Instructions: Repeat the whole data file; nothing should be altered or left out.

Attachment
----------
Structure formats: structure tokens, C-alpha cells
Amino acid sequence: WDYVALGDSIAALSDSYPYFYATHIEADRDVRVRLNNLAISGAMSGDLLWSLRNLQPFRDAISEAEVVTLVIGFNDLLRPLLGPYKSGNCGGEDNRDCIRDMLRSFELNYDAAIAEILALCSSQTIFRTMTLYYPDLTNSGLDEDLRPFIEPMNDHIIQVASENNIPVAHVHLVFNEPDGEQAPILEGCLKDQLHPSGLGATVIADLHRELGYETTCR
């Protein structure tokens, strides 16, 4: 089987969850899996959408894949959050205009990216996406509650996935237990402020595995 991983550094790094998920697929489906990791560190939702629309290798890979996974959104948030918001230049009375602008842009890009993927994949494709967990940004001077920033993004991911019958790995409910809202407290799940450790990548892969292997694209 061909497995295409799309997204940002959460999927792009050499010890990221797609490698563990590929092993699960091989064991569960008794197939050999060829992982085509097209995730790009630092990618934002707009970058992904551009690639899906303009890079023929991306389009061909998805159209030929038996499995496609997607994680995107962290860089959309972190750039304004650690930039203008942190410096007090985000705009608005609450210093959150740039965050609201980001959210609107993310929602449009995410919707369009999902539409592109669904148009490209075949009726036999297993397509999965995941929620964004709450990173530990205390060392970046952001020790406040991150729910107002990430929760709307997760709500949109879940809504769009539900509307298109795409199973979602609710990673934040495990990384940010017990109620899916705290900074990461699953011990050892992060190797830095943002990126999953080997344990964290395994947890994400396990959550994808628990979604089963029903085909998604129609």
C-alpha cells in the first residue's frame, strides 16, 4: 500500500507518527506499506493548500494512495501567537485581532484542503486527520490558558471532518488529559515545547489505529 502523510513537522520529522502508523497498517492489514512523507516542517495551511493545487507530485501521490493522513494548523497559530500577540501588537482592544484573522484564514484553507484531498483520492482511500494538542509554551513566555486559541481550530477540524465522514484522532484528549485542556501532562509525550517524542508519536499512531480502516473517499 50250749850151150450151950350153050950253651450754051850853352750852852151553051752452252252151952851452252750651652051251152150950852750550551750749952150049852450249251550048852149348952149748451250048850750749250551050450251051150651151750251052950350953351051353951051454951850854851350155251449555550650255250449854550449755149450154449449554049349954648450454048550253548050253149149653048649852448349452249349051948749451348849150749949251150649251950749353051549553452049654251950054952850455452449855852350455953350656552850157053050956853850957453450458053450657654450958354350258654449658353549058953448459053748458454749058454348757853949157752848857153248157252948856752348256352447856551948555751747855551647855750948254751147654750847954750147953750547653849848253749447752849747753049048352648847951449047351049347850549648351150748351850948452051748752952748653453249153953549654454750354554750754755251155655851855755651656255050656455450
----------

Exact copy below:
Structure formats: structure tokens, C-alpha cells
Amino acid sequence: WDYVALGDSIAALSDSYPYFYATHIEADRDVRVRLNNLAISGAMSGDLLWSLRNLQPFRDAISEAEVVTLVIGFNDLLRPLLGPYKSGNCGGEDNRDCIRDMLRSFELNYDAAIAEILALCSSQTIFRTMTLYYPDLTNSGLDEDLRPFIEPMNDHIIQVASENNIPVAHVHLVFNEPDGEQAPILEGCLKDQLHPSGLGATVIADLHRELGYETTCR
């Protein structure tokens, strides 16, 4: 089987969850899996959408894949959050205009990216996406509650996935237990402020595995 991983550094790094998920697929489906990791560190939702629309290798890979996974959104948030918001230049009375602008842009890009993927994949494709967990940004001077920033993004991911019958790995409910809202407290799940450790990548892969292997694209 061909497995295409799309997204940002959460999927792009050499010890990221797609490698563990590929092993699960091989064991569960008794197939050999060829992982085509097209995730790009630092990618934002707009970058992904551009690639899906303009890079023929991306389009061909998805159209030929038996499995496609997607994680995107962290860089959309972190750039304004650690930039203008942190410096007090985000705009608005609450210093959150740039965050609201980001959210609107993310929602449009995410919707369009999902539409592109669904148009490209075949009726036999297993397509999965995941929620964004709450990173530990205390060392970046952001020790406040991150729910107002990430929760709307997760709500949109879940809504769009539900509307298109795409199973979602609710990673934040495990990384940010017990109620899916705290900074990461699953011990050892992060190797830095943002990126999953080997344990964290395994947890994400396990959550994808628990979604089963029903085909998604129609």
C-alpha cells in the first residue's frame, strides 16, 4: 500500500507518527506499506493548500494512495501567537485581532484542503486527520490558558471532518488529559515545547489505529 502523510513537522520529522502508523497498517492489514512523507516542517495551511493545487507530485501521490493522513494548523497559530500577540501588537482592544484573522484564514484553507484531498483520492482511500494538542509554551513566555486559541481550530477540524465522514484522532484528549485542556501532562509525550517524542508519536499512531480502516473517499 50250749850151150450151950350153050950253651450754051850853352750852852151553051752452252252151952851452252750651652051251152150950852750550551750749952150049852450249251550048852149348952149748451250048850750749250551050450251051150651151750251052950350953351051353951051454951850854851350155251449555550650255250449854550449755149450154449449554049349954648450454048550253548050253149149653048649852448349452249349051948749451348849150749949251150649251950749353051549553452049654251950054952850455452449855852350455953350656552850157053050956853850957453450458053450657654450958354350258654449658353549058953448459053748458454749058454348757853949157752848857153248157252948856752348256352447856551948555751747855551647855750948254751147654750847954750147953750547653849848253749447752849747753049048352648847951449047351049347850549648351150748351850948452051748752952748653453249153953549654454750354554750754755251155655851855755651656255050656455450